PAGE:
Faster when Switched Off

Due a real-time communication requirement in a project, yesterday I began to dive into "websockets" (more precisely, with Ratchet). And I had the same impression that NoSQL-mania previously gave to me: those "blazing fast new tool!" promises are completely false.

Yes, that kind of tool itself is faster for sure. But just as long as they handle a minor level of complexity, lefting you (and your own code) to care about stuffs previously delegated to affordable commodity middleware.

Look at NoSQL data bases: impressive speed in writing and reading when compared to a more classic SQL database, but no ability to directly perform data aggregation (that is: no relationships). As most of scenarios involve different kind of data to be related and matched one with the other, adopting a NoSQL solution you take the duty to read, search, match, aggregate, or even worse replicate the same informations in different structures to smash together (and keep up-to-date) the collections you need. And, as you may be the most gifted developer on Earth, I don't really bet that your PHP or Python algorithm to retrieve and relate scattered informations can be faster than a join executed by native C code which has been more and more optimized in the last 20 years. Without mentioning the time you spend to write that algorithm, and the obvious cost.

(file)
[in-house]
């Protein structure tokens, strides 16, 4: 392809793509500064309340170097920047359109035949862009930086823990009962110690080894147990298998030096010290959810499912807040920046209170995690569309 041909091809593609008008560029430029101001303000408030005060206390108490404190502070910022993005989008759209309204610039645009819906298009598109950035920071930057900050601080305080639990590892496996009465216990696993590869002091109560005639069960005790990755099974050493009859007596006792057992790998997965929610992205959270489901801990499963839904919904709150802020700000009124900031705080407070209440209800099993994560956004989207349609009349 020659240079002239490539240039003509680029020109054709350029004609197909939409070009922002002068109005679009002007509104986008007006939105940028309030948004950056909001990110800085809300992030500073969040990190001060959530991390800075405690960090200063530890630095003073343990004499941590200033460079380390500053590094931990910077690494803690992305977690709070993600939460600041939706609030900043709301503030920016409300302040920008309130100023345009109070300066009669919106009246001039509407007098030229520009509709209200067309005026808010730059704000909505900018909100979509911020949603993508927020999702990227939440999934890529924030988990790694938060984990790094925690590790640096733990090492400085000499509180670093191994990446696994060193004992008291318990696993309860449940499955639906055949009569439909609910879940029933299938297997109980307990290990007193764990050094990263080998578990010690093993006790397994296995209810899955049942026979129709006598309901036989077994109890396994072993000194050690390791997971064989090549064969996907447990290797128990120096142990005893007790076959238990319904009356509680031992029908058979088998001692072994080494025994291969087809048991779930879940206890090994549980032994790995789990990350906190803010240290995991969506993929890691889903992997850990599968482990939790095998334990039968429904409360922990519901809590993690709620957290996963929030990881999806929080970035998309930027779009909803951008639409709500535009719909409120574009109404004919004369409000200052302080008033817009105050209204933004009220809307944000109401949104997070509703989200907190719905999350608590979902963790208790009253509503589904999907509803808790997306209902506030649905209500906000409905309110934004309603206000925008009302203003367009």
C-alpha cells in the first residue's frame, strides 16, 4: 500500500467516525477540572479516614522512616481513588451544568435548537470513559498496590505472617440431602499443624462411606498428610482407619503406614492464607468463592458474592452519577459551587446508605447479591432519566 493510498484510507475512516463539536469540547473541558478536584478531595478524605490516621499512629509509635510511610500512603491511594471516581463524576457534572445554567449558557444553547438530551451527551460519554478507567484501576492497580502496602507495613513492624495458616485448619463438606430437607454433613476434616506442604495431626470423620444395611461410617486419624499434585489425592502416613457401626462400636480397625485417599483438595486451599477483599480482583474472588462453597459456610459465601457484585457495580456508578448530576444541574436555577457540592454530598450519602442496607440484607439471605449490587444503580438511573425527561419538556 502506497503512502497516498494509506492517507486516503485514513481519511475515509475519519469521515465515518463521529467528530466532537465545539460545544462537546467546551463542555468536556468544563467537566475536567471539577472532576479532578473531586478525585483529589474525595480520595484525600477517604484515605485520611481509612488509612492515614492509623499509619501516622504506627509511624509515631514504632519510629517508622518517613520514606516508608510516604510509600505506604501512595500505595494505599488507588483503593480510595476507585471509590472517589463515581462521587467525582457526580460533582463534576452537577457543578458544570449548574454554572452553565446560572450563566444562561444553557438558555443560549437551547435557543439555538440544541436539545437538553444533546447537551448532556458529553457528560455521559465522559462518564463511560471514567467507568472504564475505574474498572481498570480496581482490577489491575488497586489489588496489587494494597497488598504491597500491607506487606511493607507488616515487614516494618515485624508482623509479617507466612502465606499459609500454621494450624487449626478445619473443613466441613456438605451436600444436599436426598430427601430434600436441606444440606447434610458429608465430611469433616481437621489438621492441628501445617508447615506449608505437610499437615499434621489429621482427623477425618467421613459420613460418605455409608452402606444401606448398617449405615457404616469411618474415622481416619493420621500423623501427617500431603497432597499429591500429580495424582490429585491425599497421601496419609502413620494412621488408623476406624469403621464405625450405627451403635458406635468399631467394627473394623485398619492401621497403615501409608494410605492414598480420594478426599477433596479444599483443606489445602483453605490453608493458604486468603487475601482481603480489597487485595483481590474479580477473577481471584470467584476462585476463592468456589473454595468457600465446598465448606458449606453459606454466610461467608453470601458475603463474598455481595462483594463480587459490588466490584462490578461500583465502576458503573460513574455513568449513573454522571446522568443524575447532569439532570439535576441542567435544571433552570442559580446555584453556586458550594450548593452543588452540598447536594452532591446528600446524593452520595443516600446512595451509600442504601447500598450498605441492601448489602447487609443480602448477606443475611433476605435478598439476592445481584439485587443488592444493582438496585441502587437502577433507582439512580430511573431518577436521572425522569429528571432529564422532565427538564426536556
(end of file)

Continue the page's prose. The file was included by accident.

Same with WebSockets servers: they are not intrinsecally faster, but force you to be. As any old-school web server provides out-of-the-box to spawn and fork and thread to satify all incoming requests, and scaling (at least, at reasonable levels) is mostly a matter of available silicon, with a websocket server you run on a single thread, and all parallelization of the work is up to you. If in any classic setup, for example, scheduling an image resize on a queue is an eventual option, in this new world it becomes a strict requirement.

The only direct advantages of that kind of platforms are A) make developers horny, and B) double the invoiced expenses, as the time to tame them and compensate their lacks is doubled. It exists a very limited and specific realm in which those have any kind of usefulness; in all (many) others, it is a lot more convenient to keep them switched off.